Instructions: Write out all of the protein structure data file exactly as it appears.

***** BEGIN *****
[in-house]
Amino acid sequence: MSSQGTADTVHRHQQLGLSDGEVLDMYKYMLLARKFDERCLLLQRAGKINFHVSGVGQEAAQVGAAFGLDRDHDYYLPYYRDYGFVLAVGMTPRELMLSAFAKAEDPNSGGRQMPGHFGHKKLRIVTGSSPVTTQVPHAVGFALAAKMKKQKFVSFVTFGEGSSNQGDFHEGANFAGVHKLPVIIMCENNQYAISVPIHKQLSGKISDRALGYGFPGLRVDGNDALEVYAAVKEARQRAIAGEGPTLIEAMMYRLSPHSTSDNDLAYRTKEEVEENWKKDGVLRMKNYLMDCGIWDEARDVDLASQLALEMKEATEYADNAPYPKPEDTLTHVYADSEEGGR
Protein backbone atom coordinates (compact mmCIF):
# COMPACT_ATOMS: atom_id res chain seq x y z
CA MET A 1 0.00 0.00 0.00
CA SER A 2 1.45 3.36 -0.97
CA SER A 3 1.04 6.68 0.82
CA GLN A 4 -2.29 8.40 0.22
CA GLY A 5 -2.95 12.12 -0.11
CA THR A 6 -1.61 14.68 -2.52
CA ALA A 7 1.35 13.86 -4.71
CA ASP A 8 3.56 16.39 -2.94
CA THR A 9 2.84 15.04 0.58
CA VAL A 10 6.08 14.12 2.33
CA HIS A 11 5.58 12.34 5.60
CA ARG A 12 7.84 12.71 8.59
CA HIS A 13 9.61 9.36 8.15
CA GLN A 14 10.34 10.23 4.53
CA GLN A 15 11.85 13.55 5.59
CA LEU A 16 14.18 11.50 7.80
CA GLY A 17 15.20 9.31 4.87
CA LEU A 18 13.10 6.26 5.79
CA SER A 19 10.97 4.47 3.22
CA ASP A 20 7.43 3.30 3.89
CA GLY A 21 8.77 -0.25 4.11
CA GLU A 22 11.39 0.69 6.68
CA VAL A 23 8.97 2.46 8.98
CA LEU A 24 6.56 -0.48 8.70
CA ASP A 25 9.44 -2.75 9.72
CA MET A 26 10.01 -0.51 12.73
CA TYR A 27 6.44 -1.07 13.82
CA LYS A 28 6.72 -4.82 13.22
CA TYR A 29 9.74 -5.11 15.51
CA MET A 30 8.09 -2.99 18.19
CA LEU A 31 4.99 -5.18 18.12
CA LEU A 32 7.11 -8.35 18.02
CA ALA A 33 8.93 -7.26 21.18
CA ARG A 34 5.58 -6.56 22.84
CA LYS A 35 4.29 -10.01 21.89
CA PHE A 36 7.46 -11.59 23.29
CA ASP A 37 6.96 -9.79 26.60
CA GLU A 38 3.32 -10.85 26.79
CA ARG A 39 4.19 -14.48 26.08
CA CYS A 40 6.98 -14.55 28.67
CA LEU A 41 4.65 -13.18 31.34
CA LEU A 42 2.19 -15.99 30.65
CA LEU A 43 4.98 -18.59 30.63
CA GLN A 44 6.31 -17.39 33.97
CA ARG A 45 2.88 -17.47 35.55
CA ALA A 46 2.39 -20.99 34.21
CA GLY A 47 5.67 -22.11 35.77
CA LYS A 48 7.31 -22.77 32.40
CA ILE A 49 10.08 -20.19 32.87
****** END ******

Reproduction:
[in-house]
Amino acid sequence: MSSQGTADTVHRHQQLGLSDGEVLDMYKYMLLARKFDERCLLLQRAGKINFHVSGVGQEAAQVGAAFGLDRDHDYYLPYYRDYGFVLAVGMTPRELMLSAFAKAEDPNSGGRQMPGHFGHKKLRIVTGSSPVTTQVPHAVGFALAAKMKKQKFVSFVTFGEGSSNQGDFHEGANFAGVHKLPVIIMCENNQYAISVPIHKQLSGKISDRALGYGFPGLRVDGNDALEVYAAVKEARQRAIAGEGPTLIEAMMYRLSPHSTSDNDLAYRTKEEVEENWKKDGVLRMKNYLMDCGIWDEARDVDLASQLALEMKEATEYADNAPYPKPEDTLTHVYADSEEGGR
Protein backbone atom coordinates (compact mmCIF):
# COMPACT_ATOMS: atom_id res chain seq x y z
CA MET A 1 0.00 0.00 0.00
CA SER A 2 1.45 3.36 -0.97
CA SER A 3 1.04 6.68 0.82
CA GLN A 4 -2.29 8.40 0.22
CA GLY A 5 -2.95 12.12 -0.11
CA THR A 6 -1.61 14.68 -2.52
CA ALA A 7 1.35 13.86 -4.71
CA ASP A 8 3.56 16.39 -2.94
CA THR A 9 2.84 15.04 0.58
CA VAL A 10 6.08 14.12 2.33
CA HIS A 11 5.58 12.34 5.60
CA ARG A 12 7.84 12.71 8.59
CA HIS A 13 9.61 9.36 8.15
CA GLN A 14 10.34 10.23 4.53
CA GLN A 15 11.85 13.55 5.59
CA LEU A 16 14.18 11.50 7.80
CA GLY A 17 15.20 9.31 4.87
CA LEU A 18 13.10 6.26 5.79
CA SER A 19 10.97 4.47 3.22
CA ASP A 20 7.43 3.30 3.89
CA GLY A 21 8.77 -0.25 4.11
CA GLU A 22 11.39 0.69 6.68
CA VAL A 23 8.97 2.46 8.98
CA LEU A 24 6.56 -0.48 8.70
CA ASP A 25 9.44 -2.75 9.72
CA MET A 26 10.01 -0.51 12.73
CA TYR A 27 6.44 -1.07 13.82
CA LYS A 28 6.72 -4.82 13.22
CA TYR A 29 9.74 -5.11 15.51
CA MET A 30 8.09 -2.99 18.19
CA LEU A 31 4.99 -5.18 18.12
CA LEU A 32 7.11 -8.35 18.02
CA ALA A 33 8.93 -7.26 21.18
CA ARG A 34 5.58 -6.56 22.84
CA LYS A 35 4.29 -10.01 21.89
CA PHE A 36 7.46 -11.59 23.29
CA ASP A 37 6.96 -9.79 26.60
CA GLU A 38 3.32 -10.85 26.79
CA ARG A 39 4.19 -14.48 26.08
CA CYS A 40 6.98 -14.55 28.67
CA LEU A 41 4.65 -13.18 31.34
CA LEU A 42 2.19 -15.99 30.65
CA LEU A 43 4.98 -18.59 30.63
CA GLN A 44 6.31 -17.39 33.97
CA ARG A 45 2.88 -17.47 35.55
CA ALA A 46 2.39 -20.99 34.21
CA GLY A 47 5.67 -22.11 35.77
CA LYS A 48 7.31 -22.77 32.40
CA ILE A 49 10.08 -20.19 32.87